KALIUM (Potassium) - Our body’s basic need.

Updated: Feb 13

Potassium is a mineral that your body needs to work properly. It is indicated by the symbol K. The chemical symbol K comes from kalium. It is a type of electrolyte. It is the most important cation of the intracellular fluid (ICF) in the body. It works in conjunction with sodium to maintain electrolyte balance.n in blood the K concentration is 3.5-5 mEq/L and in cells it is 155 mEq/L. Slightest change in the extracellular potassium affects the extracellular : intracellular potassium ratio. This in turn affects the neural transmission, muscle contraction and vascular tone. Almost all of the dietary potassium is absorbed in a healthy person. Potassium is excreted through urine. Excretion increases when intake increases. Small amounts are excreted by feces, sweat and other secretions. Diarrhea causes a large loss of potassium through feces. Since kidneys play a very important role in excretion of potassium, when renal function is compromised more K is retained in the body and its concentration increases in the blood.

Potassium helps our body in varied ways. Being the major cation in the cell, it helps in maintaining the osmotic pressure and controls the entry of Na in the cells. It is a part of the Na/K pump and helps in electrolyte balance. It is present in ionized form, aids in regulating the hydrogen concentration in the bodily fluid and thus the acid base balance. It maintains the membrane potentials, the difference in concentration of K and Na across the membrane creates an electrochemical gradient i.e. membrane potential. Control and maintenance of membrane potential is vital for nerve impulse transmission, cardiac function and muscle concentration. Many studies have shown that potassium-rich diets can lower blood pressure. There is also a relation of potassium-rich diets with a significant lower risk of kidney stones. Both deficiency and excess results in disturbance.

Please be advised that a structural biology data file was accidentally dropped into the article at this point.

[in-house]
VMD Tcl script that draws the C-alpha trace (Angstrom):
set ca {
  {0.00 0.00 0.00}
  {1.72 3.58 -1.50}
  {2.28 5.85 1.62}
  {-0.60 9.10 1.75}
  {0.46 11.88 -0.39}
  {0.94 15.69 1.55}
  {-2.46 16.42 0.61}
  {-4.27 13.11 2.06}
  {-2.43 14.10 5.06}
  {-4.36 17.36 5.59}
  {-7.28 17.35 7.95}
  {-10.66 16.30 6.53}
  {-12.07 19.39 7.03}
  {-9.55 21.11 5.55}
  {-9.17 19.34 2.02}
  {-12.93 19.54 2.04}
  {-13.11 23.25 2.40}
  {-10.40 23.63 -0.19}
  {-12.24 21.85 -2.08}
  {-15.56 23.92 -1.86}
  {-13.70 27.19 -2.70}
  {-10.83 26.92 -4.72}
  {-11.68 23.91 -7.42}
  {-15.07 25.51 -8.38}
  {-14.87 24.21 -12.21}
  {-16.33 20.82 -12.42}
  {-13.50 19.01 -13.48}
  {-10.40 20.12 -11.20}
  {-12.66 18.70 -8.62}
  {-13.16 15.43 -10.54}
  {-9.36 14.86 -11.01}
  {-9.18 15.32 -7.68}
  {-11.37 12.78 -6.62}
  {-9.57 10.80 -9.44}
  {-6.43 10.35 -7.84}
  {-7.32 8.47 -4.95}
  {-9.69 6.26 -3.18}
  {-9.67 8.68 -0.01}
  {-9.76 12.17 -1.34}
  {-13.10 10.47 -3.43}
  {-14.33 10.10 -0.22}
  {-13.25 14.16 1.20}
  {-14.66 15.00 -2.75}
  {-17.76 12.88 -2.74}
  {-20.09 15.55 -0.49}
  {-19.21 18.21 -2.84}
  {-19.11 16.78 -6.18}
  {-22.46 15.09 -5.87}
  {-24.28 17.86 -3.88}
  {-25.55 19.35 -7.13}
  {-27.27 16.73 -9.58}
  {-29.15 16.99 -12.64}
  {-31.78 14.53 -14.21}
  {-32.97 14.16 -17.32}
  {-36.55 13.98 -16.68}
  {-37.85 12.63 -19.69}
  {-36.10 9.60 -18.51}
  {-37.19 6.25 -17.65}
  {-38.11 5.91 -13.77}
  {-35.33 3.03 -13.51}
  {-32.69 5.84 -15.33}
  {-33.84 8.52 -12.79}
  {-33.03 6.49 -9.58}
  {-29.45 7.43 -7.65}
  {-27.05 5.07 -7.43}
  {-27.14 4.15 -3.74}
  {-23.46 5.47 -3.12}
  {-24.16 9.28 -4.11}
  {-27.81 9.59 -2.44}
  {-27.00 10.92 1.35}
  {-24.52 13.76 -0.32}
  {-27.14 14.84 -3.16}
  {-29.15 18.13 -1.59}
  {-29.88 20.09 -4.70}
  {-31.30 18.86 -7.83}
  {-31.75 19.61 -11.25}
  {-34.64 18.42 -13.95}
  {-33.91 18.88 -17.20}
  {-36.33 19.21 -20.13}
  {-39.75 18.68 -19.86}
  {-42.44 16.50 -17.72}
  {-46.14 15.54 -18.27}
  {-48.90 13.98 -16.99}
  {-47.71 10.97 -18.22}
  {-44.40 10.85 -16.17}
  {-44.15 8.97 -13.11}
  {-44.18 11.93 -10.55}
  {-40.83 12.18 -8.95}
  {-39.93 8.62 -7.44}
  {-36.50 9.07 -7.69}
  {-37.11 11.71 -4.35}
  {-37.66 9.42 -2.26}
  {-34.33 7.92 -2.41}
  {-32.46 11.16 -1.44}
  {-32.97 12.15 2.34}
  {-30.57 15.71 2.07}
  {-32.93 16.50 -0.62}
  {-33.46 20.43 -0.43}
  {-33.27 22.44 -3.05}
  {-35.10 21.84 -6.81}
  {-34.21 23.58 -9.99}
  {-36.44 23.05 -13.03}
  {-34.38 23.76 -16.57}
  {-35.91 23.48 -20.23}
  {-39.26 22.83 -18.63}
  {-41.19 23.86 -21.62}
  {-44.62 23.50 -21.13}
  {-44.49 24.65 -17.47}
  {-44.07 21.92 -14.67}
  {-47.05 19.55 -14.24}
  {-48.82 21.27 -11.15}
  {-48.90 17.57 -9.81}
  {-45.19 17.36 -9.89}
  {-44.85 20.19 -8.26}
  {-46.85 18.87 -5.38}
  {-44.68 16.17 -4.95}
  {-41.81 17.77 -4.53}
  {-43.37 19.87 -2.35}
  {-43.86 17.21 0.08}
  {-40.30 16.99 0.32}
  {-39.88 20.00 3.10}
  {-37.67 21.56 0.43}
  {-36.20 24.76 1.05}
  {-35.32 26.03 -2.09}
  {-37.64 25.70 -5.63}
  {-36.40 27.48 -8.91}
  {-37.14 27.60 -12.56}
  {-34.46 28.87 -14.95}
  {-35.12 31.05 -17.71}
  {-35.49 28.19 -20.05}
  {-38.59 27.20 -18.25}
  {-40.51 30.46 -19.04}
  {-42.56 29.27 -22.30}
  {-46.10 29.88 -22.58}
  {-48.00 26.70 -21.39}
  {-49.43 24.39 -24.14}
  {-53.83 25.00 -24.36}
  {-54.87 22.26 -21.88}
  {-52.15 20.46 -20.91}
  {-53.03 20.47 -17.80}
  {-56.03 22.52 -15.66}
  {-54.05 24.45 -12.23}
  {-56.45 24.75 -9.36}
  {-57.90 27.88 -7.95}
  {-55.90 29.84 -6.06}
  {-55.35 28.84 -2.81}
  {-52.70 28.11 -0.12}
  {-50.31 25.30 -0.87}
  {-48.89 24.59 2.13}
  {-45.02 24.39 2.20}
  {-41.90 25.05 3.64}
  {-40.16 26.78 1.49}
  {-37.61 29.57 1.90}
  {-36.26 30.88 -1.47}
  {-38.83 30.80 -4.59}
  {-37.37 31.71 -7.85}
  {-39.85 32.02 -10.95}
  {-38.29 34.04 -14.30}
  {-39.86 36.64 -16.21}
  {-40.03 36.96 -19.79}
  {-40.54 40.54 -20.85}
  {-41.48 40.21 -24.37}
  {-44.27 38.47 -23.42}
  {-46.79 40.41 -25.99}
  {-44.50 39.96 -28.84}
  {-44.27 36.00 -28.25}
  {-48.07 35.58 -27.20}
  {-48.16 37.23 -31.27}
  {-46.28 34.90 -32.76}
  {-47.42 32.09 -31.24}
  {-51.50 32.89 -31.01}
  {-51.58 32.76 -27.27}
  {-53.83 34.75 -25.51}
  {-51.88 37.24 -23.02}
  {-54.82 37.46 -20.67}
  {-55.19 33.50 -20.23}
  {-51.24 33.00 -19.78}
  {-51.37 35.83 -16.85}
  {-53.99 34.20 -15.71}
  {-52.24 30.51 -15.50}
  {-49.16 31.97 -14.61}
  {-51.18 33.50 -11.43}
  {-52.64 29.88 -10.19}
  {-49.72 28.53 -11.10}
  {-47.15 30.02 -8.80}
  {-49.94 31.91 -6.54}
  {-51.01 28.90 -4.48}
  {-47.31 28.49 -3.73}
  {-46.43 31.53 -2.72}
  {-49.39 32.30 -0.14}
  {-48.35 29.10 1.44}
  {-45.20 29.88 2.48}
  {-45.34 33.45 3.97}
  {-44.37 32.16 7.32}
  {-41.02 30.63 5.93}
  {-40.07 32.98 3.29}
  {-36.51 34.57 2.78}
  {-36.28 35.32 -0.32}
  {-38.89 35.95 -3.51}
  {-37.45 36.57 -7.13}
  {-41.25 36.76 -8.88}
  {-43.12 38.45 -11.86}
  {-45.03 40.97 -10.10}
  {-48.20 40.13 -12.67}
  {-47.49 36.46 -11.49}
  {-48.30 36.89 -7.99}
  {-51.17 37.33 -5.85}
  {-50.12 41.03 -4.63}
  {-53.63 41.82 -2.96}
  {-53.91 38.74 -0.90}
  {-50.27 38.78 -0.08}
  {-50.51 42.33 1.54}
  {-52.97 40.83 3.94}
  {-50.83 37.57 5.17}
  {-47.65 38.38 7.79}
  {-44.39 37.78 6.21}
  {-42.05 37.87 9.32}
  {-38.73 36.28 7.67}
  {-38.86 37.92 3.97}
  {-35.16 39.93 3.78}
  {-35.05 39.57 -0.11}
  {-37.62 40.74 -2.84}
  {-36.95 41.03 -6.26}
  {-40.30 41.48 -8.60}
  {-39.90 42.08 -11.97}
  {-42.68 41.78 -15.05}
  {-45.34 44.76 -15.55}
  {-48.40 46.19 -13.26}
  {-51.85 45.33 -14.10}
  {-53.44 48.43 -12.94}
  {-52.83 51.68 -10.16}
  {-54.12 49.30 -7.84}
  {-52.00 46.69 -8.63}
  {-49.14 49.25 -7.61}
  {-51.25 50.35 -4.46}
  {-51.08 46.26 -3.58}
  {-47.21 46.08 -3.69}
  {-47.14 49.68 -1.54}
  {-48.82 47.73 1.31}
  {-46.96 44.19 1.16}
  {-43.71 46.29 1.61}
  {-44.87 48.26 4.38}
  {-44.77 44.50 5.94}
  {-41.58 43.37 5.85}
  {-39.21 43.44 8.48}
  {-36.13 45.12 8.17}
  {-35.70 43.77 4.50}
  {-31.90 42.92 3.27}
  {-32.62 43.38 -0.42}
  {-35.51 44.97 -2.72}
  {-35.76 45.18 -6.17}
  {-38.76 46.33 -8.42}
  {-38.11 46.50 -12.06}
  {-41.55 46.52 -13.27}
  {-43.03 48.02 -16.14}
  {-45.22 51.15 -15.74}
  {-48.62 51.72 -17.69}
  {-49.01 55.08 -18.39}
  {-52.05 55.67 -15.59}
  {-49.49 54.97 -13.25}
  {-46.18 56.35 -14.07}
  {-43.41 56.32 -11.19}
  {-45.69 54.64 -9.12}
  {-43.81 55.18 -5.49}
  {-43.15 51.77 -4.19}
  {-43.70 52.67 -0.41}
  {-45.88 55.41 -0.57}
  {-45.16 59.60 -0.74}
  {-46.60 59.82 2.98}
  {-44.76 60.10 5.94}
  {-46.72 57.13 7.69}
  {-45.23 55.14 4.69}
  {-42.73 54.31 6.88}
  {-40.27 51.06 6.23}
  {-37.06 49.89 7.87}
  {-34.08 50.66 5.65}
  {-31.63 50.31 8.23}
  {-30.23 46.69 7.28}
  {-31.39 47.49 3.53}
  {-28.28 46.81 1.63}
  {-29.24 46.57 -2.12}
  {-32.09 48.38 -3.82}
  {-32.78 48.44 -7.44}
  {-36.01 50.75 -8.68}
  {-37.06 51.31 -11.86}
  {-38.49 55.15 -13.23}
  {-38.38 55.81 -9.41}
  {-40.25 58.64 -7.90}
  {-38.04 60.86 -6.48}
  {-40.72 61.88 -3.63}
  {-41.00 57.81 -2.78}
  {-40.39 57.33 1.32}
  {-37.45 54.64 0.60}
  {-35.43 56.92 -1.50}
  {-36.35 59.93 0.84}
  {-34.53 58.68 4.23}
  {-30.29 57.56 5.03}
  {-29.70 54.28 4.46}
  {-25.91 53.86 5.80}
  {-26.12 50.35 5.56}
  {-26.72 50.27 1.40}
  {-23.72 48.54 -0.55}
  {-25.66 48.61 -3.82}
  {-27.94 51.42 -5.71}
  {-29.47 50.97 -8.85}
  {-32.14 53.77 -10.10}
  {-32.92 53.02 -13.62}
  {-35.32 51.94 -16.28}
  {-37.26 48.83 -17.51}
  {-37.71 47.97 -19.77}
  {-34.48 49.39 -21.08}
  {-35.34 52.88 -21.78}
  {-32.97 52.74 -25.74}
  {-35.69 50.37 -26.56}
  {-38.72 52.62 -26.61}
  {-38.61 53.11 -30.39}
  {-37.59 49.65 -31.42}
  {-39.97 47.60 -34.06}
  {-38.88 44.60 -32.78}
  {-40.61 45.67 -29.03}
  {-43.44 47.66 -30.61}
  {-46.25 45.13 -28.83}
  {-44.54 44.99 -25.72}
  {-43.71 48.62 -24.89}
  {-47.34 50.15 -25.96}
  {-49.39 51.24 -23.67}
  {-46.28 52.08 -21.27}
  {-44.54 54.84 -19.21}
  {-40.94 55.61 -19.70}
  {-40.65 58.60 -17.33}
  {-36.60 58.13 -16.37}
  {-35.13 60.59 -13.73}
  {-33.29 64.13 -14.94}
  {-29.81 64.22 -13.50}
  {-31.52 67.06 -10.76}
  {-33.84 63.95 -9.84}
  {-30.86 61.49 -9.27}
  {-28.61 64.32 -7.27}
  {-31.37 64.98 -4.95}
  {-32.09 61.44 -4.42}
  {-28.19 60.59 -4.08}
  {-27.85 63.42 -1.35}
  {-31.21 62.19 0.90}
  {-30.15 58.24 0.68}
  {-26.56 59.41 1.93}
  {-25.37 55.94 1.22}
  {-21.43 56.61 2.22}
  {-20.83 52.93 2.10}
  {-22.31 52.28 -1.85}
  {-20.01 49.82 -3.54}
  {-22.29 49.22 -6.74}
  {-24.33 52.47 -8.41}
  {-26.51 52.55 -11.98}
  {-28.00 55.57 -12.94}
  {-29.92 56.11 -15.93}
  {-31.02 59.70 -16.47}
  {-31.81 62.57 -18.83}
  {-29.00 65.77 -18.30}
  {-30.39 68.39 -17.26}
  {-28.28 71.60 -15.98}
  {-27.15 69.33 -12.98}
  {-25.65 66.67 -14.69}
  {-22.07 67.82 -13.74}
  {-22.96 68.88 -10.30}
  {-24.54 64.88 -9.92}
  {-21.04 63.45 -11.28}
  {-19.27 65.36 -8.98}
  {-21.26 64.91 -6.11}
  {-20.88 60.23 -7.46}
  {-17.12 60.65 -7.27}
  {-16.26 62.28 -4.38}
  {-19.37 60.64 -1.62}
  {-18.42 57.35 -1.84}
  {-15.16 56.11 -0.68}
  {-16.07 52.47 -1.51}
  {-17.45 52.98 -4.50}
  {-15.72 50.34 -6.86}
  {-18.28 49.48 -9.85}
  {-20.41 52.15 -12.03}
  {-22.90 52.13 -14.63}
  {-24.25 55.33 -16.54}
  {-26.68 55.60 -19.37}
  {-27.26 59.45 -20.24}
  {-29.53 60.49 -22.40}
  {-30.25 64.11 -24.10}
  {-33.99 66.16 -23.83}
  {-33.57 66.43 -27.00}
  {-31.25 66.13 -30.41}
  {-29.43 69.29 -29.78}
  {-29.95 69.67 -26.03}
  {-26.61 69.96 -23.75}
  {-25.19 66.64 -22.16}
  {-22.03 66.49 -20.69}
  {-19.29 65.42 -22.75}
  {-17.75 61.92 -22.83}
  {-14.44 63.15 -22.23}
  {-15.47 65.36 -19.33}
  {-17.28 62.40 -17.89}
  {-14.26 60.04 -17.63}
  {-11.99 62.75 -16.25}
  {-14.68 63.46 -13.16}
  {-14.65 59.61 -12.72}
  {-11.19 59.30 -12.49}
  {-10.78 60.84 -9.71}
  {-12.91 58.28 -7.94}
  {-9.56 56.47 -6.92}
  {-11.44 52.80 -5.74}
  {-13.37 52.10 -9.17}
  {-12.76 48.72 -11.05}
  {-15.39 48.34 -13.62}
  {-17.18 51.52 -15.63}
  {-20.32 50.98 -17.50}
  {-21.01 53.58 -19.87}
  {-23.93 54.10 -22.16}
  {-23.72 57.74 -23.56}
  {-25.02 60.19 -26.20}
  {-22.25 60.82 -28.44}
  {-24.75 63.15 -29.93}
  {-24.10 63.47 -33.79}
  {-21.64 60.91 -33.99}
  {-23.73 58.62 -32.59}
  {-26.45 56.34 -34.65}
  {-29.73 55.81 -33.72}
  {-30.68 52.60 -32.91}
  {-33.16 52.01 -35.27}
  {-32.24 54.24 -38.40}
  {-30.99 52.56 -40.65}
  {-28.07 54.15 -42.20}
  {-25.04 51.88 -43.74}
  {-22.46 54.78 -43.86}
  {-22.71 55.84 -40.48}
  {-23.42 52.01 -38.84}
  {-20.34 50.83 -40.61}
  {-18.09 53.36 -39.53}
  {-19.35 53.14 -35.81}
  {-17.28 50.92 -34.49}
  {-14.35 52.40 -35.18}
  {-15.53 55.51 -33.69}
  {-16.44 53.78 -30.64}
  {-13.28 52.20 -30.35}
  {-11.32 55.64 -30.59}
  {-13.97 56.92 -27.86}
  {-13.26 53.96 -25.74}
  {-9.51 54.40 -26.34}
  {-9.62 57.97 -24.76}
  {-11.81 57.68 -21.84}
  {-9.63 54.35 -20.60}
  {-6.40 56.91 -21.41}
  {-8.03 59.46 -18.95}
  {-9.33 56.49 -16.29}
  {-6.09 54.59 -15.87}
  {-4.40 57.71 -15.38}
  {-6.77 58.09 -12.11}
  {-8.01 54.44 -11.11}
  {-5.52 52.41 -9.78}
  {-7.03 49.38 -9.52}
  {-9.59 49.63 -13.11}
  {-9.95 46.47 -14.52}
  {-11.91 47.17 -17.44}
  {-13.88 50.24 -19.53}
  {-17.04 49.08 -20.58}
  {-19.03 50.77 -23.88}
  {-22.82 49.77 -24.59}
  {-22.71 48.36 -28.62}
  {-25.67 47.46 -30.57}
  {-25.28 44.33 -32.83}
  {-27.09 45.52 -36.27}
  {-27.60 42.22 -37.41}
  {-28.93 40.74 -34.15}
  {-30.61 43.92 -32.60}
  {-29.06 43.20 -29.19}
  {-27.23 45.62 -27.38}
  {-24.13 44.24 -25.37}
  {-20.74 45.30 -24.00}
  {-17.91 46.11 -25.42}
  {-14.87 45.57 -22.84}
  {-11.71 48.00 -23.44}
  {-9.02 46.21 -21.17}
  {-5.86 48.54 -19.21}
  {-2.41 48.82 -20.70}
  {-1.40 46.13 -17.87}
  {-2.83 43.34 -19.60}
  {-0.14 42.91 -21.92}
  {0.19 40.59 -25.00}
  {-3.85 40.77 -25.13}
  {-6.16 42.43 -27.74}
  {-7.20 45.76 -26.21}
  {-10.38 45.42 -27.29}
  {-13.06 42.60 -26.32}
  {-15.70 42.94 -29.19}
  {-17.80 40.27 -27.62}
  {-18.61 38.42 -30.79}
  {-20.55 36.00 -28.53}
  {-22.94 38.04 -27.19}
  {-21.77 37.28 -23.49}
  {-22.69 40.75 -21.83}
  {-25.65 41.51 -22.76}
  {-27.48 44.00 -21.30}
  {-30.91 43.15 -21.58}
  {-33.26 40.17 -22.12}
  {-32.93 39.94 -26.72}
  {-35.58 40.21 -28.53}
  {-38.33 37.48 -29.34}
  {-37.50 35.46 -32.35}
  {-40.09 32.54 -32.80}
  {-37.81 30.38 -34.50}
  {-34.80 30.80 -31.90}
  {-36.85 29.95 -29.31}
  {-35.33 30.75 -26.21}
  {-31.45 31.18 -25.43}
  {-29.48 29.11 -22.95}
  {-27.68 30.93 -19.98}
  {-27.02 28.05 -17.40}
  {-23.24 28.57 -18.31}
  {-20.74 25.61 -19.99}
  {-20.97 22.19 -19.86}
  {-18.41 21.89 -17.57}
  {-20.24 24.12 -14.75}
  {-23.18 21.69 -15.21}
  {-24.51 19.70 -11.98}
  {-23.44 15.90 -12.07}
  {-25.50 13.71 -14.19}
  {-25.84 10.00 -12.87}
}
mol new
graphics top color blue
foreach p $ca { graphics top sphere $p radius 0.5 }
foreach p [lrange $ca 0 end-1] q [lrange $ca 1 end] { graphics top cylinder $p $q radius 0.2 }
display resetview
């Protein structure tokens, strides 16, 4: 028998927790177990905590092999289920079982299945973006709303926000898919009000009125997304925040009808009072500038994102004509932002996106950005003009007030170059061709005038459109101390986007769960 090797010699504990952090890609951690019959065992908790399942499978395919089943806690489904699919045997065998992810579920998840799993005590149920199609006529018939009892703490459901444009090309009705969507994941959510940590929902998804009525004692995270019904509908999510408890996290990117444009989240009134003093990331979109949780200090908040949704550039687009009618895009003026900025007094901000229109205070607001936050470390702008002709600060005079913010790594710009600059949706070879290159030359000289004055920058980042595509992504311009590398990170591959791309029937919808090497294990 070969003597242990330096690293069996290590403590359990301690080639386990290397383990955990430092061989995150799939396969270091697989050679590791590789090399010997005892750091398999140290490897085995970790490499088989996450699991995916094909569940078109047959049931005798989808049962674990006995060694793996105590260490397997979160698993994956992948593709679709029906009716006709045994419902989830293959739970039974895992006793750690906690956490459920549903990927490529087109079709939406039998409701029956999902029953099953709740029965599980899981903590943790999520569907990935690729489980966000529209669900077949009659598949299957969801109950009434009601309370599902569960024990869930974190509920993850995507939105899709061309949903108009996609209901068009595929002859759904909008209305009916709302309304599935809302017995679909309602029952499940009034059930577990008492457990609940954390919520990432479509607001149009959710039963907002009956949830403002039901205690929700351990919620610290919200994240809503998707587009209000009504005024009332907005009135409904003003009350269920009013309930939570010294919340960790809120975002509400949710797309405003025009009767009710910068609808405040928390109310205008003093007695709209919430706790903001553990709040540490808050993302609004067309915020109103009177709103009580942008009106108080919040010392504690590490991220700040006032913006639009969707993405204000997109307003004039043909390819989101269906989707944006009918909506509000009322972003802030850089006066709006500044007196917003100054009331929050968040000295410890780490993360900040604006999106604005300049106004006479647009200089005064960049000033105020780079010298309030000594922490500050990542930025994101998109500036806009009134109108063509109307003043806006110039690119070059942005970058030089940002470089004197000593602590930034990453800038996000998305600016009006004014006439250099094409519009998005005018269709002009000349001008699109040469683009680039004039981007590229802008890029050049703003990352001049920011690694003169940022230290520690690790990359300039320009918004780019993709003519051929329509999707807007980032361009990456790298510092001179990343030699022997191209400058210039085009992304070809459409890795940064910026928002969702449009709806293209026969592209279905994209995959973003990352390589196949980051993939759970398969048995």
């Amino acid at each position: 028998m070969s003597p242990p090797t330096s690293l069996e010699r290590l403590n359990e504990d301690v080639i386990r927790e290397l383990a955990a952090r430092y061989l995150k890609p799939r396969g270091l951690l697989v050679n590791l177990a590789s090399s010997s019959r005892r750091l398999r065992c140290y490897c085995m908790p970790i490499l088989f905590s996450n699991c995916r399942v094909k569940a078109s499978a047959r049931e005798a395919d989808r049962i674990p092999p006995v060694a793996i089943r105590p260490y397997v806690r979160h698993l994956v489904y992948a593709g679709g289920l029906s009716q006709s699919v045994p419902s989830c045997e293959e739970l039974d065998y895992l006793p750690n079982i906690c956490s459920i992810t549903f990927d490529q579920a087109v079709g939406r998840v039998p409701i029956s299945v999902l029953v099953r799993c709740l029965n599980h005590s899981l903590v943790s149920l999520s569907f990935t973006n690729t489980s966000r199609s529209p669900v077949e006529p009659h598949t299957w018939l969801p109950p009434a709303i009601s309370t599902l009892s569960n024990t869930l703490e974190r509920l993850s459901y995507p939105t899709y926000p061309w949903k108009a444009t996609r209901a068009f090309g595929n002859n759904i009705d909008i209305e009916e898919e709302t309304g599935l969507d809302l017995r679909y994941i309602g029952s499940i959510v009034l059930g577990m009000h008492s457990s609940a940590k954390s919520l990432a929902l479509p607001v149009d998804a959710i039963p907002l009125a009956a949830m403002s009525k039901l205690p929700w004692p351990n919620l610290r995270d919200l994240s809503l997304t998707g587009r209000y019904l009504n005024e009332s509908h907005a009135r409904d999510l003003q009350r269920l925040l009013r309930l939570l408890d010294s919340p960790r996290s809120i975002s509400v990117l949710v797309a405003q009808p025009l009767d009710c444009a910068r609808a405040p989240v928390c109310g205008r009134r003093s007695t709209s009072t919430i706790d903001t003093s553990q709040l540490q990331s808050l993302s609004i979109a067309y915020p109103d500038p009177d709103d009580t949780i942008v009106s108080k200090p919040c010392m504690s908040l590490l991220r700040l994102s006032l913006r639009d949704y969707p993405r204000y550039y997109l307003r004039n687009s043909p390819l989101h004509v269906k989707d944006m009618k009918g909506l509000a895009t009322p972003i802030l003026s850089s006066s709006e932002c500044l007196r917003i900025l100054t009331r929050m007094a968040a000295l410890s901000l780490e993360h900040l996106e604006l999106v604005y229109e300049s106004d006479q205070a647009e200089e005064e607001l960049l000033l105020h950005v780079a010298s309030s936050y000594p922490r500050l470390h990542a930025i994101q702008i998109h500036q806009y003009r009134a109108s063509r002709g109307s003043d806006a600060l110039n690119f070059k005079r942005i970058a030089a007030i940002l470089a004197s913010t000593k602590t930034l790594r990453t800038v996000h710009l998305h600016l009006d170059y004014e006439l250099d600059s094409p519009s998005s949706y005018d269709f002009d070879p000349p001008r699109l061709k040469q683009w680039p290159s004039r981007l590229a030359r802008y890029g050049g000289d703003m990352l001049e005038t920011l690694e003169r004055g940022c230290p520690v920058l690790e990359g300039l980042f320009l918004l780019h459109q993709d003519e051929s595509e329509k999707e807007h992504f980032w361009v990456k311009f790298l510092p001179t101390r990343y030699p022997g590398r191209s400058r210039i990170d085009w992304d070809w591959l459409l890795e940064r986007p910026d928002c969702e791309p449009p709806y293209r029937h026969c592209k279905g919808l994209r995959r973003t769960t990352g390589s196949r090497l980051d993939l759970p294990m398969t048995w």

It also regulates muscle activity along with Na and Ca ions, K creates electrochemical impulse and tightly regulates the nerve transmission and excitability. Thus, it plays a key role in contraction of smooth muscles (cardiac muscles) and skeletal muscle. It is important for all muscular functions including digestion. Cardiac functions, electrochemical impulses are dependent upon serum potassium concentration. Slight alterations cause changes in ECG. K is also required in the carbohydrate metabolism and protein synthesis.

The intake of potassium is important in pathological conditions like diarrhea, kidney problems, cardiac problems. It is found in both animal and plant foods. Rich sources include banana, oats, potato, sweet lime, orange, coconut, mackerel, tuna, salmon and roughly also found in fruits, pulses, vegetables. Discarding water used for soaking or boiling results in loss of potassium due to leaching out from foods.

Deficiency of potassium is referred to as hypokalemia. The serum potassium levels are seen to be <3.5 mmol/L. It can occur due to prolonged vomiting, use of diuretics, alcoholism, excessive use of laxatives, metabolic disturbances and renal disorders. Coffee can also increase potassium excretion in urine. Inadequate potassium intake may lead to cardiovascular disease, in particular stroke. Potassium deprivation increases urinary excretion of calcium.

Some of the common deficiency symptoms are muscle cramps, weakness, lack of energy, stomach disturbances (constipation, bloating and abdominal pain) Lack of appetite and mental apathy.

The other moderate deficiency without hypokalemia are elevated blood pressure, increased salt sensitivity, increased bone turnover and high urinary calcium excretion. The severe deficiency includes cardiac arrhythmia, abnormal ECG, irregular pulse rate, rapid heartbeat and muscle paralysis.

Toxicity is referred to as hyperkalemia, which may lead to cardiac arrest and symptoms of which may include tingling of hands and feet, muscle weakness, temporary paralysis,taking too many potassium supplements, kidney disease, prolonged disease, cocaine use, potassium-covering diuretics, chemotherapy, diabetes and severe burns . This condition is rare in people who eat balanced diets. Severe cases can lead to death. It is difficult for a healthy adult to overdose on potassium from foods. However, people with kidney problems, older adults, and those who take medications for blood pressure may need less potassium.

Potassium is an essential mineral and electrolyte involved in heart function, muscle contraction, and water balance. A high intake may help reduce high blood pressure, salt sensitivity, and the risk of stroke. Additionally, it may protect against osteoporosis and kidney stones.

Thanks Giving

This article is written and submitted to The E Today by Shrushti Mehta.

We thank her for her research and analysis and hope to see the awarenesses about health and nutrition being spread ahead to larger mass of our citizens.

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